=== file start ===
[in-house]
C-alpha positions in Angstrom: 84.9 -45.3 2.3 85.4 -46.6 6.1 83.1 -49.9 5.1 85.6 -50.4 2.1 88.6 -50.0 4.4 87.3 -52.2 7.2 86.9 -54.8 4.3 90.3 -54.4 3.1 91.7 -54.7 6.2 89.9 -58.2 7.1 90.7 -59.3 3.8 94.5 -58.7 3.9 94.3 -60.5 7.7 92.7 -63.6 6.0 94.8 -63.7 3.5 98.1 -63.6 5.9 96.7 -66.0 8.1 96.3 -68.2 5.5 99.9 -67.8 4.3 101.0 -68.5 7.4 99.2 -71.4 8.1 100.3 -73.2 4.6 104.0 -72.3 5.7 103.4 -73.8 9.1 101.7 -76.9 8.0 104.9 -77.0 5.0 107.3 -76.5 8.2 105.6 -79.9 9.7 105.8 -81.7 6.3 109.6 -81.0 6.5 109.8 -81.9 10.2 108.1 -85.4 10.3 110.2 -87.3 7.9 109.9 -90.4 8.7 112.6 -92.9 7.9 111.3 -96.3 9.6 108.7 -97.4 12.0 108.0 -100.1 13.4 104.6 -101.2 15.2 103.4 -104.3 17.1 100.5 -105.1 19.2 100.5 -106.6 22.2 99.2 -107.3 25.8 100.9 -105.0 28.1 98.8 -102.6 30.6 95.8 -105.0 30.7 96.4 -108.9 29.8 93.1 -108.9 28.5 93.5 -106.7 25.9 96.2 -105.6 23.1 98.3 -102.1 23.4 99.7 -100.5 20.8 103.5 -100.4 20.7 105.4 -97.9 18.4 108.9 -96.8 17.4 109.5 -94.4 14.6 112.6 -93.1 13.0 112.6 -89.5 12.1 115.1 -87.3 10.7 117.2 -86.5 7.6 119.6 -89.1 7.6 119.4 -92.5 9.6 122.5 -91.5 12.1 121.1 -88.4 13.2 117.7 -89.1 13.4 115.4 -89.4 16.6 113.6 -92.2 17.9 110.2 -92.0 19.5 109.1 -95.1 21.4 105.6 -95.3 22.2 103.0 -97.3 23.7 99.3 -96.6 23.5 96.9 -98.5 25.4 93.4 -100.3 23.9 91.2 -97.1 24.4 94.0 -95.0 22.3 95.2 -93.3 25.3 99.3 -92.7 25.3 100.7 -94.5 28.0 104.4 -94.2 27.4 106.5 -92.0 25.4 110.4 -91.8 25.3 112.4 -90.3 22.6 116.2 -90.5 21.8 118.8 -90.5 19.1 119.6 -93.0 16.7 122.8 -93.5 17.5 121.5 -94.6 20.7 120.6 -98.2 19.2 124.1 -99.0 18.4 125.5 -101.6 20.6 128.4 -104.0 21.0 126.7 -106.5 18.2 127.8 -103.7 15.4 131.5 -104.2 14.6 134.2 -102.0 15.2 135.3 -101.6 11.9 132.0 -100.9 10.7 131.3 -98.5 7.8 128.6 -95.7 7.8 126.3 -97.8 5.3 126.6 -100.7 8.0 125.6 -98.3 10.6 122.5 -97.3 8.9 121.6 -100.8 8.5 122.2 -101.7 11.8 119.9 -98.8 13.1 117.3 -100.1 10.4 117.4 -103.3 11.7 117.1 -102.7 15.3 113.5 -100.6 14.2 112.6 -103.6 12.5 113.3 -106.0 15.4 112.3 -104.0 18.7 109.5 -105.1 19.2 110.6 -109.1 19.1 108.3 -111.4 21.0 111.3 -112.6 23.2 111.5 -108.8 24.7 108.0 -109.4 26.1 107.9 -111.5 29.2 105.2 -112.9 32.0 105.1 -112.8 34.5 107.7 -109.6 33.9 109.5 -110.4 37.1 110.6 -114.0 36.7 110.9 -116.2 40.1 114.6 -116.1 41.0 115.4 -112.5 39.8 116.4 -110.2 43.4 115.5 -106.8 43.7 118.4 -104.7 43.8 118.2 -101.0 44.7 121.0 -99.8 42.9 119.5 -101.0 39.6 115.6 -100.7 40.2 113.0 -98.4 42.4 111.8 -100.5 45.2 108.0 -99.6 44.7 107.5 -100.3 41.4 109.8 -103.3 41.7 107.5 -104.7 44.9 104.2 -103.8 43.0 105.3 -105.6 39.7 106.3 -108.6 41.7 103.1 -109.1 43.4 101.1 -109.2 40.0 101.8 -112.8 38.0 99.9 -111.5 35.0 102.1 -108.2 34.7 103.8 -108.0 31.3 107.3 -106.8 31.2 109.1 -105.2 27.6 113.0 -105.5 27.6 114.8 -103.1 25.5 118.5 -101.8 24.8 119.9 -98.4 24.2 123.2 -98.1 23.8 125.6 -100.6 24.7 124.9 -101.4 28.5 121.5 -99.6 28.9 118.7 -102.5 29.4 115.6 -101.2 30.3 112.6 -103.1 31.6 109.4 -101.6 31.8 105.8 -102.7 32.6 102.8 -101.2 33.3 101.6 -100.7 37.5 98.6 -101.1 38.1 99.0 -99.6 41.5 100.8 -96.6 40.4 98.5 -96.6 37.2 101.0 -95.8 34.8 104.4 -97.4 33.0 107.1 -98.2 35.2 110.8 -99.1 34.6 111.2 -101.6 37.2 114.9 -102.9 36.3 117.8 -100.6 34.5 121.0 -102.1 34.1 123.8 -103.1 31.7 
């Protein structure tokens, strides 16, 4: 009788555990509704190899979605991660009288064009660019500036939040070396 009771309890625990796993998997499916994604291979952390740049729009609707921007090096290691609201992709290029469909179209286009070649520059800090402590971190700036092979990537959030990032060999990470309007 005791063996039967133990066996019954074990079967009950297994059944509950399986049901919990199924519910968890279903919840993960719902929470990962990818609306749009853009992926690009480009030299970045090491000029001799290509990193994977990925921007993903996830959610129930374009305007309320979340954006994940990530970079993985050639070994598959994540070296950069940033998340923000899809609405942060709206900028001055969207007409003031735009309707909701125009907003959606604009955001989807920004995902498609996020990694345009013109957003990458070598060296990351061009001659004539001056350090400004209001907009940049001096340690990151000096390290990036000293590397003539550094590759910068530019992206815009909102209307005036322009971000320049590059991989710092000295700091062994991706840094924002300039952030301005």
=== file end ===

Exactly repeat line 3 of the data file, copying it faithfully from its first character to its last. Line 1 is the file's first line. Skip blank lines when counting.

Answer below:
């Protein structure tokens, strides 16, 4: 009788555990509704190899979605991660009288064009660019500036939040070396 009771309890625990796993998997499916994604291979952390740049729009609707921007090096290691609201992709290029469909179209286009070649520059800090402590971190700036092979990537959030990032060999990470309007 005791063996039967133990066996019954074990079967009950297994059944509950399986049901919990199924519910968890279903919840993960719902929470990962990818609306749009853009992926690009480009030299970045090491000029001799290509990193994977990925921007993903996830959610129930374009305007309320979340954006994940990530970079993985050639070994598959994540070296950069940033998340923000899809609405942060709206900028001055969207007409003031735009309707909701125009907003959606604009955001989807920004995902498609996020990694345009013109957003990458070598060296990351061009001659004539001056350090400004209001907009940049001096340690990151000096390290990036000293590397003539550094590759910068530019992206815009909102209307005036322009971000320049590059991989710092000295700091062994991706840094924002300039952030301005």